Sometimes, it’s nice to know your loved ones have your back. And when it comes to one of the largest expenses of your life—buying a house—it can be doubly sweet. When a family member or close associate sells you their home at a discounted rate, that is called a gift of equity. A gift of equity is the difference between the home’s market value and the price offered to you by your family member or loved one.
There are a lot of reasons that family members do this. It is common for parents to ‘gift’ a house to their children—whether it be so they can upgrade themselves or keep it in the family. This gift of equity acts as a down payment, making it easier for you to get a home mortgage. It is different than, say, if a family member paid your down payment for you because there already exists some equity in the house.
This article discusses what a gift of equity is, how it works, and the requirements for getting one. We will also cover some frequently asked questions and the pros and cons of a gift of equity. If this is something that may be an option for you or if you are interested in selling your home to a relative, scroll on!
What is the gift of equity?
A gift of equity is selling a house below its market value, usually to a relative or close associate. Most lenders count a gift of equity as a down payment on a home for the buyer. No physical money changes hand. A gift of equity helps buyers by reducing (or entirely eliminating) the down payment required making it easier to get a mortgage to purchase a home.
Most of the time, it is made by parents or relatives, but not required. A friend or close associate can also give gifts of equity.
How does a gift of equity work?
So, if no money is exchanged, how does it work? Why is it called a gift? In a gift of equity, the sale price of a home is much lower than the market price. Say you wanted to sell your home to a family member and cover a 20% down payment. Instead of just cutting a check for that amount of 20%, you would just reduce the house’s sale price by that amount.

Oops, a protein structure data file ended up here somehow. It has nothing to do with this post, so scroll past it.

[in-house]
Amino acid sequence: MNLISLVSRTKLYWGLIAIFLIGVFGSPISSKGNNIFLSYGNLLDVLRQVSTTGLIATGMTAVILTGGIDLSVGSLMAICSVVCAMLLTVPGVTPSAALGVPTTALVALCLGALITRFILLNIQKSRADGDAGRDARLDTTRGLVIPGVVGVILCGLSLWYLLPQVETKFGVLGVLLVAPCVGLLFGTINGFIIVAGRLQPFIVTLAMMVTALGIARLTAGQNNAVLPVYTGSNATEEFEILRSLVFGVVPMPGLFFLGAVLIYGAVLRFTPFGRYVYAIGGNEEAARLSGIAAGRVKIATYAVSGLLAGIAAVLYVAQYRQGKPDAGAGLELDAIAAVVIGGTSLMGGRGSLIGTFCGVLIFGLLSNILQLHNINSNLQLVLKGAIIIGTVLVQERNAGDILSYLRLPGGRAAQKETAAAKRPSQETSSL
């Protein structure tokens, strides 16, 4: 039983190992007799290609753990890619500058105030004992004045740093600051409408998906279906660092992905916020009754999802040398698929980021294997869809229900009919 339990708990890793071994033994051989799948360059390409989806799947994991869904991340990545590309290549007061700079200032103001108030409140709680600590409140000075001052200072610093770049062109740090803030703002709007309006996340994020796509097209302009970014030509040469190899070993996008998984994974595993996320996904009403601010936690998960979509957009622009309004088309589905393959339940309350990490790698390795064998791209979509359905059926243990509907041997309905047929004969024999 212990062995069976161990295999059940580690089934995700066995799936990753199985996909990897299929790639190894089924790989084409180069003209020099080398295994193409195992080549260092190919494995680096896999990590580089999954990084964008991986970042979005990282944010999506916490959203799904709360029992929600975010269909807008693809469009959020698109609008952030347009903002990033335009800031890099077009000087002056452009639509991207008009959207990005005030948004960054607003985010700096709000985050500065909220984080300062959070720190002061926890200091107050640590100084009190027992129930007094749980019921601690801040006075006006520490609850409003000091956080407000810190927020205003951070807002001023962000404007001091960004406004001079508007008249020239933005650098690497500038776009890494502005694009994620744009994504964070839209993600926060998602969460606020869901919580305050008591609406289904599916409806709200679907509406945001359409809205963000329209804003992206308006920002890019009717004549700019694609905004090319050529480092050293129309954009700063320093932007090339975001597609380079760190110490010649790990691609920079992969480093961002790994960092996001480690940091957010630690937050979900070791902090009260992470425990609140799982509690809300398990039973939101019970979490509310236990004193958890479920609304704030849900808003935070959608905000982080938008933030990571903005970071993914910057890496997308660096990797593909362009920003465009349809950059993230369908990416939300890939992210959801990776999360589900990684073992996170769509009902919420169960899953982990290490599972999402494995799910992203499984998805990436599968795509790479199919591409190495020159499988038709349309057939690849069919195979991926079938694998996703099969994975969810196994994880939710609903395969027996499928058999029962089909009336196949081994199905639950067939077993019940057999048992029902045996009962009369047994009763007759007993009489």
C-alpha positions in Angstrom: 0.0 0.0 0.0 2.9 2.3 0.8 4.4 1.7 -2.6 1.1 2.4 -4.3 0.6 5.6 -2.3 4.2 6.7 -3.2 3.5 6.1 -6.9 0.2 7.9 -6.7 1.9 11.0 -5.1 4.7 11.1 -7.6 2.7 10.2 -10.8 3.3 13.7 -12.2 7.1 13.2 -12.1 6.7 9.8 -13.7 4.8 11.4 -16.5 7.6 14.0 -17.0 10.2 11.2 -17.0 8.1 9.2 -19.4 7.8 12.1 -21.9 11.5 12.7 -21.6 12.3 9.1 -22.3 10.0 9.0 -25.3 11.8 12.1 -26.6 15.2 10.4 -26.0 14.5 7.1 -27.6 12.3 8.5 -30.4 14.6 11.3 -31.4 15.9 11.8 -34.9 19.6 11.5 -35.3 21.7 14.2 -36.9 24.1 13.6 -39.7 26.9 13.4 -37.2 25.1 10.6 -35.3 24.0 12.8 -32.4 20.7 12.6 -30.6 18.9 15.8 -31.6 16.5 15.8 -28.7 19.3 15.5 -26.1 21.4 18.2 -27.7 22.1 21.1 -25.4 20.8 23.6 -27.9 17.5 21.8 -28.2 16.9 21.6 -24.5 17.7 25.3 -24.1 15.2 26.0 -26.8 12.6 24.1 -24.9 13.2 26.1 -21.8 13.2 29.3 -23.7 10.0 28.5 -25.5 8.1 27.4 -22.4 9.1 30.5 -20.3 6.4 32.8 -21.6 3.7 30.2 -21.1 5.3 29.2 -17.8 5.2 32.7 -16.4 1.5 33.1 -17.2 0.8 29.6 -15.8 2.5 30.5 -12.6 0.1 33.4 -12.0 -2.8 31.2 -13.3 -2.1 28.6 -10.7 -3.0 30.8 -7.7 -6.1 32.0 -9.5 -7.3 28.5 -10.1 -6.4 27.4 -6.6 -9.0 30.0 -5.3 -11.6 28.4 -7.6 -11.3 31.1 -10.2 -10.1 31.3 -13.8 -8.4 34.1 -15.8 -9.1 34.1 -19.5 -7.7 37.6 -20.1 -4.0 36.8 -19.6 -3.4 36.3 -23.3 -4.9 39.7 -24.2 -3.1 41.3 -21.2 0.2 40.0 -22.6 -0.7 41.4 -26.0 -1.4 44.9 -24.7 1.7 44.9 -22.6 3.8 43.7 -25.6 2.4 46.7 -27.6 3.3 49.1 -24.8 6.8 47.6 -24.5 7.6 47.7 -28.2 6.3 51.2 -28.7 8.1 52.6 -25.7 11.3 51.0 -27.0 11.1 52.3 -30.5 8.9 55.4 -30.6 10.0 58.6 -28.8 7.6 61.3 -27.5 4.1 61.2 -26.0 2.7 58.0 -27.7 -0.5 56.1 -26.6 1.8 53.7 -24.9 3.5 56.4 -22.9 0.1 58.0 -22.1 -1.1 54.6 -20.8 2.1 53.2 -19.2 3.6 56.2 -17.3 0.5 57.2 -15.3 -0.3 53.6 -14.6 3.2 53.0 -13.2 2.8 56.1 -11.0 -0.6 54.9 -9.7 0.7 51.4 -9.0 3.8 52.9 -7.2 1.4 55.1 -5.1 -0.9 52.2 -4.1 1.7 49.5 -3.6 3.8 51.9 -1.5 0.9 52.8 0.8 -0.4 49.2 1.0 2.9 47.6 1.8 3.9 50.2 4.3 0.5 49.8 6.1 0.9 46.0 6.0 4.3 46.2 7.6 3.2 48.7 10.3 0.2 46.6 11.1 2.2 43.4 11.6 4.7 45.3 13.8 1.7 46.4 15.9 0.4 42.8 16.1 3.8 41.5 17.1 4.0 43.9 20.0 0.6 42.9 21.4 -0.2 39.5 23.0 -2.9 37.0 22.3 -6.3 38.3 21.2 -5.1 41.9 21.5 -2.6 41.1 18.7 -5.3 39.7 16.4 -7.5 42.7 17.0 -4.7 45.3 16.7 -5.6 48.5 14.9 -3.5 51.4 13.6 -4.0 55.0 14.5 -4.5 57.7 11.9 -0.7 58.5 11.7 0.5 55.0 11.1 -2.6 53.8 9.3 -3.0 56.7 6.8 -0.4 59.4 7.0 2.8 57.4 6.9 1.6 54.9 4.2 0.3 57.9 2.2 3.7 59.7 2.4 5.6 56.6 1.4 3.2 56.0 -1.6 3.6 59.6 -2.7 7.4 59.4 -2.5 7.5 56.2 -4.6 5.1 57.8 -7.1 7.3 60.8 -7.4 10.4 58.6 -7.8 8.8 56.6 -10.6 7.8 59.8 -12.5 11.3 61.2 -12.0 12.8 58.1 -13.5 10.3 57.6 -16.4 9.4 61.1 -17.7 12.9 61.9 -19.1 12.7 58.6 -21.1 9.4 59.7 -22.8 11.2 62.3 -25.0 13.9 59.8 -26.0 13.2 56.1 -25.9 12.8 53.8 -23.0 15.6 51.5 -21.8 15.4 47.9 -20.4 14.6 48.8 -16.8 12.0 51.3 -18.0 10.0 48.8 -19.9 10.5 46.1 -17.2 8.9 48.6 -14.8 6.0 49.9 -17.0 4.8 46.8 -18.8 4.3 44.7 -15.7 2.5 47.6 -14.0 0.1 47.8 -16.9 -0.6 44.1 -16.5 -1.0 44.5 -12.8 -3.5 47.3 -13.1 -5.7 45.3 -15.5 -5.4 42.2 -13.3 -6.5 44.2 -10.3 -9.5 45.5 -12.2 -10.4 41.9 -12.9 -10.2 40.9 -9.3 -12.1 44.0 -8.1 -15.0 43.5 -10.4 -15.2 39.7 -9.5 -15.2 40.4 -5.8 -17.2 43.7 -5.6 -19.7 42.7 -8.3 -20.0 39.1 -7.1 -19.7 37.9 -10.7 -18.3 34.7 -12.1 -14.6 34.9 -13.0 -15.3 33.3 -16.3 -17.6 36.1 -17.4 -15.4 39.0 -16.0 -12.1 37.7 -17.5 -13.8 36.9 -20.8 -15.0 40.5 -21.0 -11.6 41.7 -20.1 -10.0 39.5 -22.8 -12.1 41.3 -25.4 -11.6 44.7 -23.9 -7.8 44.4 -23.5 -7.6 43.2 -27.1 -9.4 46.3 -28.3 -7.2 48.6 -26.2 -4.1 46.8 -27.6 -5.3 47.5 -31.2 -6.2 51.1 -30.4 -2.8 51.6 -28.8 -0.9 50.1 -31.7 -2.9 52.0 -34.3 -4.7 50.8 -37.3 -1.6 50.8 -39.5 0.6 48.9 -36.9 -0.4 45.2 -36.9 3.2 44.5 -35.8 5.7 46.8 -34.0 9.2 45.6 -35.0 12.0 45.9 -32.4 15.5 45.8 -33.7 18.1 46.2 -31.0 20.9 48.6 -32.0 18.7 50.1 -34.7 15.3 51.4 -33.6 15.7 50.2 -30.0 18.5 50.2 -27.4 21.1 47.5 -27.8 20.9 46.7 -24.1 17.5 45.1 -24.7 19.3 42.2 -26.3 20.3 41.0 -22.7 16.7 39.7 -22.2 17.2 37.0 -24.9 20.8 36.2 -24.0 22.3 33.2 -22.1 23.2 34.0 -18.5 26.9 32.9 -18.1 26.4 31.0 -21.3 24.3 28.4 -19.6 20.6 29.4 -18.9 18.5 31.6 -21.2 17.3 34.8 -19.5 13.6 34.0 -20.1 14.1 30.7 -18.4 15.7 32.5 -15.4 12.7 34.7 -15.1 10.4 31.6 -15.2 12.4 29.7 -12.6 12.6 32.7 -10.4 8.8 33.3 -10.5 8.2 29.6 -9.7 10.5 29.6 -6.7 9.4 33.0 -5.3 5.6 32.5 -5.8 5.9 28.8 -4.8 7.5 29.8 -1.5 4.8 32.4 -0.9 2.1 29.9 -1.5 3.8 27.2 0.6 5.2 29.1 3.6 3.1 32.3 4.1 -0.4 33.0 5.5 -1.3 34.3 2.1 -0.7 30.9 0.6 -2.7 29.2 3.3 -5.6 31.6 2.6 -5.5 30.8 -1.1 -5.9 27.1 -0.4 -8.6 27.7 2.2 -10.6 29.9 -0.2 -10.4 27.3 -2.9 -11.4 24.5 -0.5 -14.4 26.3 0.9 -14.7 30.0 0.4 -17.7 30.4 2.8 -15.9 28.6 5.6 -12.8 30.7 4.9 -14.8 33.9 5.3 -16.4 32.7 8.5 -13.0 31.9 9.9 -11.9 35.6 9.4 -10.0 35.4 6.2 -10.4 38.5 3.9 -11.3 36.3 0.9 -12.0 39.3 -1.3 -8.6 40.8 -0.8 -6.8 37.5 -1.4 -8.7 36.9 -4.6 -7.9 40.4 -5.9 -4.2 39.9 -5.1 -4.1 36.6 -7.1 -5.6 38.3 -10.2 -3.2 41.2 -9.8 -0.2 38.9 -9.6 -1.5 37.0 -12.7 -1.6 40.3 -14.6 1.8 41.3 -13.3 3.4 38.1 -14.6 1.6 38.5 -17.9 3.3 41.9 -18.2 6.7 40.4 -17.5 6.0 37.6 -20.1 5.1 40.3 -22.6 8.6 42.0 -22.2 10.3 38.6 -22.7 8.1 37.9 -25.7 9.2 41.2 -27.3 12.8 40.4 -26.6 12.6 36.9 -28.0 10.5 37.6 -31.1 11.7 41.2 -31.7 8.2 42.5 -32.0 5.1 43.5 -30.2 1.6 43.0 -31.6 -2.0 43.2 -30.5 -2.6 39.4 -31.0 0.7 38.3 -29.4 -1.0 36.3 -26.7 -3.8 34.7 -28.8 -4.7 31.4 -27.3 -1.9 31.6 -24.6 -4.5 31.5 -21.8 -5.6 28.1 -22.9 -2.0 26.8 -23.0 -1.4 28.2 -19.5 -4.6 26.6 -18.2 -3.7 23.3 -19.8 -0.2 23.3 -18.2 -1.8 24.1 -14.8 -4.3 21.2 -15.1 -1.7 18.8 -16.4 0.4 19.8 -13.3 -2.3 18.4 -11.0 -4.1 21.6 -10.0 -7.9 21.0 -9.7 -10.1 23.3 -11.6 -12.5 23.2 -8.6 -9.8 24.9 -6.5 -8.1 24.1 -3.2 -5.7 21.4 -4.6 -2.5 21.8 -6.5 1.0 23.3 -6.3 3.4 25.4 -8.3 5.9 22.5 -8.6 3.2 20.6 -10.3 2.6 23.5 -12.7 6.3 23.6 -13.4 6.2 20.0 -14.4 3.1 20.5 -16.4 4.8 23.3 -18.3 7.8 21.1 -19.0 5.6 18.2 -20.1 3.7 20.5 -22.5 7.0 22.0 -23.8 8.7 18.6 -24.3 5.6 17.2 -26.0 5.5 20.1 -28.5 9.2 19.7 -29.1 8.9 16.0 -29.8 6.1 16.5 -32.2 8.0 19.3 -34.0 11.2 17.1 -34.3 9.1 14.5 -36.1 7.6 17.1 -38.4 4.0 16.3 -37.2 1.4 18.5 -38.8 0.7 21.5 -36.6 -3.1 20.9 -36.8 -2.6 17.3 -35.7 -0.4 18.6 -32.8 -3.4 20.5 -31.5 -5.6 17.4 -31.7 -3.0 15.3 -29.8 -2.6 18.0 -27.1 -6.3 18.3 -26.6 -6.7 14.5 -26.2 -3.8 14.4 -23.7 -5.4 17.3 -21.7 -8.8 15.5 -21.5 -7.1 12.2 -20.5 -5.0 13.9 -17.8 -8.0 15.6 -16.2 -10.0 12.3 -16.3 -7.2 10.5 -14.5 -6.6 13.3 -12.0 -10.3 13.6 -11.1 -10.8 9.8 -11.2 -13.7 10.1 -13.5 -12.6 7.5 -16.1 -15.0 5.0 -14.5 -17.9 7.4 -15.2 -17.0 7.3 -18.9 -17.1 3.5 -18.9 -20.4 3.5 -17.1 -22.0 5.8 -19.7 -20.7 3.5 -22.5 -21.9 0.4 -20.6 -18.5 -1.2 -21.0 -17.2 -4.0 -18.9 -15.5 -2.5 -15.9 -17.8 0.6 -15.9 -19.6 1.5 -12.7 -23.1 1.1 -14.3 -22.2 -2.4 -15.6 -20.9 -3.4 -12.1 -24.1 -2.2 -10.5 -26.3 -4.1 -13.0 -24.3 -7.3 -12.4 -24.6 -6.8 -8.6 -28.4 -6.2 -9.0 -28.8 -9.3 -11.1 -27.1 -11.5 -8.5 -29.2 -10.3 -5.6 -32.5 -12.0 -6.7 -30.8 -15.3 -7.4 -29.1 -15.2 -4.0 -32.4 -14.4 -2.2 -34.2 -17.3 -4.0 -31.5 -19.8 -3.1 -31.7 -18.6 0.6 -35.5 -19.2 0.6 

According to the Federal Housing Administration (FHA), the gift of equity must cover a minimum of 3.5% of the down payment, as long as the home is the primary residence of the buyer.
What are the requirements for a gift of equity?
There are a few basic requirements for a gift of equity. One is a gift of equity letter, a letter signed by both parties and details the facts and components of the sale. In addition, there are some other requirements as well:
- There will need to be a sales contract completed and signed.
- An official paid appraisal must be completed on the home, usually arranged by the seller.
- The appraising officers have to note the appraised value of the house and the gift of equity price.
- All the paperwork has to include the appraised value and the gift of equity value.
- Another letter noting the gift of equity will be needed at closing.
Some lending institutions may require a certain minimum credit score. Hence, it is a good idea to call and ask, along with finding out any specifics the institution may require from you or the seller.
What are its benefits?
There are a lot of benefits to a gift of equity for both parties. There is an ease about the process that is not available in traditional home buying and selling procedures.
First, you don’t have to really market your home or even list it. You already know who the buyer is. So once you get the lending institution on board, you’re free to move to your next adventure. You also don’t have a contingency when you find a new place.